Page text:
This installment of the Player’s Option-series clocks in at 9 pages, 1 page front cover, 1 page editorial, 1 page of SRD, leaving us with 6 pages of content, so let’s take a look at the Awalim!
So what is the Awalim? On a crunch-level, the class receives d8, 4+Int skills per level, proficiency with simple and martial weapons and 1 exotic weapon of her choice and her dancer’s outfit (which is weird, since the outfits are not armors) and also 3/4 BAB-progression and good ref- and will-save progression. Depending on the base dancer’s outfit chosen, the awalim receives an additional class skill. The awalim’s elegance also acts as a kind of armor – she receives her cha-mod as a dodge bonus to AC, twice that amount against targets that potentially are attracted to her, but only if the target has an int over 3, making her susceptible towards unintelligent creatures. At 2nd, 8th, 12th and 16th level, these bonuses increase.
At 1st level, an awalim selects 3 dances and at 3rd level and every odd level thereafter, she receives either an additional dance or increases the power of one dance she already knows. These increases do require certain minimum levels, though. To use a dance, an awalim has to succeed a perform (dance)-check versus 10 + ( 5 x the dance’s grade) as a full-round action AT the end of a dance, she receives the effect called infusion assigned to the dance, for a number of rounds equal to the awalim’s preceding dance. Once an awalim has failed an amount of Perform (Dance)-checks per day equal to her cha-mod, she needs to rest to regain her use of dances.
Endure Elements is part of the deal and at high levels, natural attacks and touch attacks (but oddly not unarmed strikes – an oversight?) result in cha mod x 1d6 untyped damage, save halves – which is nasty. Vastly improved aid another and a dance-effect doubling capstone round out the class.
Now dances – what do they do? Now that question isn’t as easy to answer as I’d want it to be – each dance features an “inspiration” and an “influence” for each of the grades of the dance- alas, the dance-ability does not establish this terminology, which leads me to the following deduction – inspirations generally provide passive benefits, influences active ones like claw attacks etcetera. Alas, here the class breaks apart – claws that do not specify whether they are primary or secondary natural attacks, effects that read ” DR 1/cold iron for each point of Charisma bonus you”[sic!]- where’s the end of the sentence? Acid spit that does not specify whether it’s a ranged attack, ranged touch attack or splash? Yep. All of these. Plus – the effects imply that the awalim CAN do things while dancing, which contradicts the mechanics to maintain a dance. The central feature of the class, alas, does not work…at all. Specifying what kind of “reposition” one of the dances delivers…I could go on for ages. Utterly broken.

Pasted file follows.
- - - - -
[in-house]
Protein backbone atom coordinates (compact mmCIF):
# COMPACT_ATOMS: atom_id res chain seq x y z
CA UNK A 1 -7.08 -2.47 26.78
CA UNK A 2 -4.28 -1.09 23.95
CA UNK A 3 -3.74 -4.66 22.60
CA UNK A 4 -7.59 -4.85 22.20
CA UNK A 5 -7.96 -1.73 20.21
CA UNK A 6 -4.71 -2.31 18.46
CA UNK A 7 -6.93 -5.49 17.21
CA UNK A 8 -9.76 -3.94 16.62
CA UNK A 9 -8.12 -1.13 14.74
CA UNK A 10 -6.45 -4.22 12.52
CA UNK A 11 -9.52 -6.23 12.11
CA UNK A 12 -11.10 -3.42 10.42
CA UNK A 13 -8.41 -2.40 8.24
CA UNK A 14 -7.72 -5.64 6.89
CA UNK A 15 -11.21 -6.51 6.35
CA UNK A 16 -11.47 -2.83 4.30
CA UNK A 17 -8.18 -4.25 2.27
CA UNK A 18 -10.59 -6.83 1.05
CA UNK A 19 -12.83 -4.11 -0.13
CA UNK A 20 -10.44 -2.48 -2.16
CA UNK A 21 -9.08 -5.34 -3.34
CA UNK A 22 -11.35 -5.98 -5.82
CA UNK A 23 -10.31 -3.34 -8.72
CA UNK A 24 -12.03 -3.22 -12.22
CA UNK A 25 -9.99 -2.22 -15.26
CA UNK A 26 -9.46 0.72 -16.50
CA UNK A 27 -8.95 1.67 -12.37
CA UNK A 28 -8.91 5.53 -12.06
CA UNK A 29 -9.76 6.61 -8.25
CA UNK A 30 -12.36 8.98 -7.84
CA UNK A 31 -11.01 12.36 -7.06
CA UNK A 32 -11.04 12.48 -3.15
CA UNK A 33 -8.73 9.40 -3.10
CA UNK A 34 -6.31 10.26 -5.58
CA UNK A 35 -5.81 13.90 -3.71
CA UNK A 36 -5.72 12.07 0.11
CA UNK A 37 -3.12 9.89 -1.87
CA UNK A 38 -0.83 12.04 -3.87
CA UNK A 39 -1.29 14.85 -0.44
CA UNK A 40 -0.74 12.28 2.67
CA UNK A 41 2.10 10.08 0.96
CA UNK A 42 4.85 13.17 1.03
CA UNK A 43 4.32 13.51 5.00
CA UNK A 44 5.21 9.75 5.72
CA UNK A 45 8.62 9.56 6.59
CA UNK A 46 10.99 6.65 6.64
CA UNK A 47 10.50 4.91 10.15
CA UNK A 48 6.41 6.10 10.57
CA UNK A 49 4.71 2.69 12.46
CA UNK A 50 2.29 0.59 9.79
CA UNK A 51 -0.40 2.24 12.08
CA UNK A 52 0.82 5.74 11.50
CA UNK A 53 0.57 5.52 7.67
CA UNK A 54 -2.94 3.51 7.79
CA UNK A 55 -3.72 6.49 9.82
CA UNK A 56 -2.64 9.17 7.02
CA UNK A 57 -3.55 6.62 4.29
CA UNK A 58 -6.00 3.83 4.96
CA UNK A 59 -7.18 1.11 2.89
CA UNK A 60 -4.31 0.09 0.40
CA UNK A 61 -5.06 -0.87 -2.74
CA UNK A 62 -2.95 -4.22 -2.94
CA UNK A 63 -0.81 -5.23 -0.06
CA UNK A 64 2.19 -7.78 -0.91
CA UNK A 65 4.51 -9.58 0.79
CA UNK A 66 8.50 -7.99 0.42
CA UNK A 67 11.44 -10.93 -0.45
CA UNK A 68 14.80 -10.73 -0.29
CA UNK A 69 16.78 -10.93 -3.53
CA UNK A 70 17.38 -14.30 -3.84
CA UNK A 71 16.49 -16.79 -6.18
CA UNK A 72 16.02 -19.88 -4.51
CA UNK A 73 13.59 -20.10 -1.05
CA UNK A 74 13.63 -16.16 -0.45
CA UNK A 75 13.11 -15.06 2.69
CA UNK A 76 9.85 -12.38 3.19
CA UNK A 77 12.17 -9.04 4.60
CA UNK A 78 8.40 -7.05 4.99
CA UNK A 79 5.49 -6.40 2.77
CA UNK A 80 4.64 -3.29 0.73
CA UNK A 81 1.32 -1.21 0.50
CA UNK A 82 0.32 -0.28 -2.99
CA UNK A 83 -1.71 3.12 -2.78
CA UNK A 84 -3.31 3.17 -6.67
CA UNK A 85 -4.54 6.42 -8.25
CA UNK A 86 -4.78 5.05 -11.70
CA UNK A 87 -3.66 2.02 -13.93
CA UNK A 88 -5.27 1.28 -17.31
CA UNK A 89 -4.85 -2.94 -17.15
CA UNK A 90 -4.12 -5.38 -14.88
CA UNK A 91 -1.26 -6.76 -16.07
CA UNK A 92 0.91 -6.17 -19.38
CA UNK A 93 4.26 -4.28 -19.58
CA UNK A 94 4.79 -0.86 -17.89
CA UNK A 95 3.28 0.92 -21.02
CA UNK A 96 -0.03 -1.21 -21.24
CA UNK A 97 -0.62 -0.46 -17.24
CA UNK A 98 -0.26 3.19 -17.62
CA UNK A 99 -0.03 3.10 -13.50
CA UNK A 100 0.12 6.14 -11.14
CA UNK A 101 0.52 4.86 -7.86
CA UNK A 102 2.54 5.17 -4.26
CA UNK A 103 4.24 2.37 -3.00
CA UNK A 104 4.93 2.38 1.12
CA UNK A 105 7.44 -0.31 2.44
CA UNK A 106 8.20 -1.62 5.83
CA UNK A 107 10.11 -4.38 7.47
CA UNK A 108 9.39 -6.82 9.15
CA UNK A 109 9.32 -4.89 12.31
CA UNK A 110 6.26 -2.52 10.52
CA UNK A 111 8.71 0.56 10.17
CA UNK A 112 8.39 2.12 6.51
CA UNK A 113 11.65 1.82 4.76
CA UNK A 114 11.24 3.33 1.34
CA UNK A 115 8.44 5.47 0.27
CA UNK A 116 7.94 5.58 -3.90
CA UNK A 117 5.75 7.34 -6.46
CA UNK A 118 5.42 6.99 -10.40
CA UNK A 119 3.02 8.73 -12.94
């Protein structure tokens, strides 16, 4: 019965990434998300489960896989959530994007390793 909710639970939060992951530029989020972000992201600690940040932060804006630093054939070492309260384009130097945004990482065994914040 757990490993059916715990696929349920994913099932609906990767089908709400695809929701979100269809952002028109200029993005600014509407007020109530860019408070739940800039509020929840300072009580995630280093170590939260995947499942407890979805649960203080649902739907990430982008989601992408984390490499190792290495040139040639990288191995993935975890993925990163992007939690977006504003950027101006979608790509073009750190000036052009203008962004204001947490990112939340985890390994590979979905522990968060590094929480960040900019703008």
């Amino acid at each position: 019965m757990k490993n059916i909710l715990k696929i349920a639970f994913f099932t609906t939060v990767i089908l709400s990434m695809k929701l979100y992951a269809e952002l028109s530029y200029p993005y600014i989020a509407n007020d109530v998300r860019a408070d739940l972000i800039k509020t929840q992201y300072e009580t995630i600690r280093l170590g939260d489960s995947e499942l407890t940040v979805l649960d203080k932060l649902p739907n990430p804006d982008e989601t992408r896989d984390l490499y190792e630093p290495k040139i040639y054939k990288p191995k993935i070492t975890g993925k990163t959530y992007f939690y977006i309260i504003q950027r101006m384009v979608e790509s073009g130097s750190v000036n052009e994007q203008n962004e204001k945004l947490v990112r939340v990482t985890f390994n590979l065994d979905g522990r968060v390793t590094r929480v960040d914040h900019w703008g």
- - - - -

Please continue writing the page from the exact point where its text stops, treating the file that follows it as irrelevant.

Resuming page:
A total of 11 different feats for additional outfits, energy resistances, extending attractions to all members of a creature type, decreased perform-DCs for a dance and better damage etc. output with weapons or bonus energy damage with ranged weapons – generally, a solid selection. Lying in sunlight to regain hit points with a solid limit also makes for a cool idea. On the other hand, attacking via the heal skill is broken – skills as attack rolls adhere to a different system. I won’t repeat my rant on how easy skills can be gamed in Pathfinder, just know that this feat does not work as intended in the hands of even a moderately gifted player.
The pdf also comes with a nice sample level 1PC.
Editing and formatting are good, if not perfect -a tad bit more streamlining regarding the rules would really help this class. Layout adheres to PDG’s printer-friendly 2-column b/w-standard and the pdf comes fully bookmarked in spite of its brevity – nice.
Sasha Hall’s Awalim, a kind of battle-belly-dancer is conceptually glorious – the idea of the class rocks, but the class does require some serious work – the central mechanics of the class does not work at all as intended and needs serious fixing and alas, the same extends to some of the balancing – double attribute modifier to AC can be easily gamed, but the MAD of the class makes me see past that. Still, this one feels very much like a gem in the rough – the terminology and actual central mechanic need clearing up, but once they work, this will be a nice class to play. My final verdict will hence clock in at 1.5 stars, rounded up to 2 stars for now, with the explicit note that once this class works as it ought to, it’ll probably find a home in the upper echelons of my rating system.